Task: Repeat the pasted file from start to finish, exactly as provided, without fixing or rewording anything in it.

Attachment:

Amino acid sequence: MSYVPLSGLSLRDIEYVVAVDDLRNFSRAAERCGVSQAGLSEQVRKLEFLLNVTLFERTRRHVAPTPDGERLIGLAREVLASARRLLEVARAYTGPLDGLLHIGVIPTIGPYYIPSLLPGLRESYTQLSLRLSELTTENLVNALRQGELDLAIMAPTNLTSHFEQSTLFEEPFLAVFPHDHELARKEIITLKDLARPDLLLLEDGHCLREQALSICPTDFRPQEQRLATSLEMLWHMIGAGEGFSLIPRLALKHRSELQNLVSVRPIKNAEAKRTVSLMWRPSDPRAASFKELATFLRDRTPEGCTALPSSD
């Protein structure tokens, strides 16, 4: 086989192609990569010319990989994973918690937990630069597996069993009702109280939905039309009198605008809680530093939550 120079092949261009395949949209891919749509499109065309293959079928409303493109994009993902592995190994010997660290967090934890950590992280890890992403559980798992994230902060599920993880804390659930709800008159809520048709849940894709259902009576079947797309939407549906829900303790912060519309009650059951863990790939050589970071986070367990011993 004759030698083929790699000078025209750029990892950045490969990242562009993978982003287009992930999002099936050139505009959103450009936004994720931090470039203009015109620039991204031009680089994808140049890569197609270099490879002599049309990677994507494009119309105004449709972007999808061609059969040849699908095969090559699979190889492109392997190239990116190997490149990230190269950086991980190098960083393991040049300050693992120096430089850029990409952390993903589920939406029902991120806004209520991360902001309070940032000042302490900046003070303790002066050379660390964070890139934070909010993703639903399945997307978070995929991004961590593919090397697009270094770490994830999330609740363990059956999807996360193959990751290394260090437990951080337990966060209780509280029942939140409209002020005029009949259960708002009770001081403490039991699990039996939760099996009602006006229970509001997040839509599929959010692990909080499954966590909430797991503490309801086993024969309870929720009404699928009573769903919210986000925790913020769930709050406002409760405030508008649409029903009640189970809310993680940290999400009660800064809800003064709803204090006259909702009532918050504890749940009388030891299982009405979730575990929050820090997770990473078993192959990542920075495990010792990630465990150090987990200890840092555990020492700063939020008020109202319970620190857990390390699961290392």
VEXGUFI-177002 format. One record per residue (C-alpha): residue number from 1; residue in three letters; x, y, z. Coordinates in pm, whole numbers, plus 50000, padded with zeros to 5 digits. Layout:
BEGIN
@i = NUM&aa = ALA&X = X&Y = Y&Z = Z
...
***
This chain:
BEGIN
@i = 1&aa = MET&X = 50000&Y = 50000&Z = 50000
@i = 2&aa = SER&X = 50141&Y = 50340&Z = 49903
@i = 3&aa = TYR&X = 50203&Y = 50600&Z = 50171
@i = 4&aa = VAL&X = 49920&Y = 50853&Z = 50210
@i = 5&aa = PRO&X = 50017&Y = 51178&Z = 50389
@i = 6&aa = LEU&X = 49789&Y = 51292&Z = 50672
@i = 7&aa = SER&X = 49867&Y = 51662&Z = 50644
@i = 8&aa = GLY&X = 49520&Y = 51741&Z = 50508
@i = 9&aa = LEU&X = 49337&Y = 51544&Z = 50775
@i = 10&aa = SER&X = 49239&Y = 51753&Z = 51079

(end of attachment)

Amino acid sequence: MSYVPLSGLSLRDIEYVVAVDDLRNFSRAAERCGVSQAGLSEQVRKLEFLLNVTLFERTRRHVAPTPDGERLIGLAREVLASARRLLEVARAYTGPLDGLLHIGVIPTIGPYYIPSLLPGLRESYTQLSLRLSELTTENLVNALRQGELDLAIMAPTNLTSHFEQSTLFEEPFLAVFPHDHELARKEIITLKDLARPDLLLLEDGHCLREQALSICPTDFRPQEQRLATSLEMLWHMIGAGEGFSLIPRLALKHRSELQNLVSVRPIKNAEAKRTVSLMWRPSDPRAASFKELATFLRDRTPEGCTALPSSD
């Protein structure tokens, strides 16, 4: 086989192609990569010319990989994973918690937990630069597996069993009702109280939905039309009198605008809680530093939550 120079092949261009395949949209891919749509499109065309293959079928409303493109994009993902592995190994010997660290967090934890950590992280890890992403559980798992994230902060599920993880804390659930709800008159809520048709849940894709259902009576079947797309939407549906829900303790912060519309009650059951863990790939050589970071986070367990011993 004759030698083929790699000078025209750029990892950045490969990242562009993978982003287009992930999002099936050139505009959103450009936004994720931090470039203009015109620039991204031009680089994808140049890569197609270099490879002599049309990677994507494009119309105004449709972007999808061609059969040849699908095969090559699979190889492109392997190239990116190997490149990230190269950086991980190098960083393991040049300050693992120096430089850029990409952390993903589920939406029902991120806004209520991360902001309070940032000042302490900046003070303790002066050379660390964070890139934070909010993703639903399945997307978070995929991004961590593919090397697009270094770490994830999330609740363990059956999807996360193959990751290394260090437990951080337990966060209780509280029942939140409209002020005029009949259960708002009770001081403490039991699990039996939760099996009602006006229970509001997040839509599929959010692990909080499954966590909430797991503490309801086993024969309870929720009404699928009573769903919210986000925790913020769930709050406002409760405030508008649409029903009640189970809310993680940290999400009660800064809800003064709803204090006259909702009532918050504890749940009388030891299982009405979730575990929050820090997770990473078993192959990542920075495990010792990630465990150090987990200890840092555990020492700063939020008020109202319970620190857990390390699961290392």
VEXGUFI-177002 format. One record per residue (C-alpha): residue number from 1; residue in three letters; x, y, z. Coordinates in pm, whole numbers, plus 50000, padded with zeros to 5 digits. Layout:
BEGIN
@i = NUM&aa = ALA&X = X&Y = Y&Z = Z
...
***
This chain:
BEGIN
@i = 1&aa = MET&X = 50000&Y = 50000&Z = 50000
@i = 2&aa = SER&X = 50141&Y = 50340&Z = 49903
@i = 3&aa = TYR&X = 50203&Y = 50600&Z = 50171
@i = 4&aa = VAL&X = 49920&Y = 50853&Z = 50210
@i = 5&aa = PRO&X = 50017&Y = 51178&Z = 50389
@i = 6&aa = LEU&X = 49789&Y = 51292&Z = 50672
@i = 7&aa = SER&X = 49867&Y = 51662&Z = 50644
@i = 8&aa = GLY&X = 49520&Y = 51741&Z = 50508
@i = 9&aa = LEU&X = 49337&Y = 51544&Z = 50775
@i = 10&aa = SER&X = 49239&Y = 51753&Z = 51079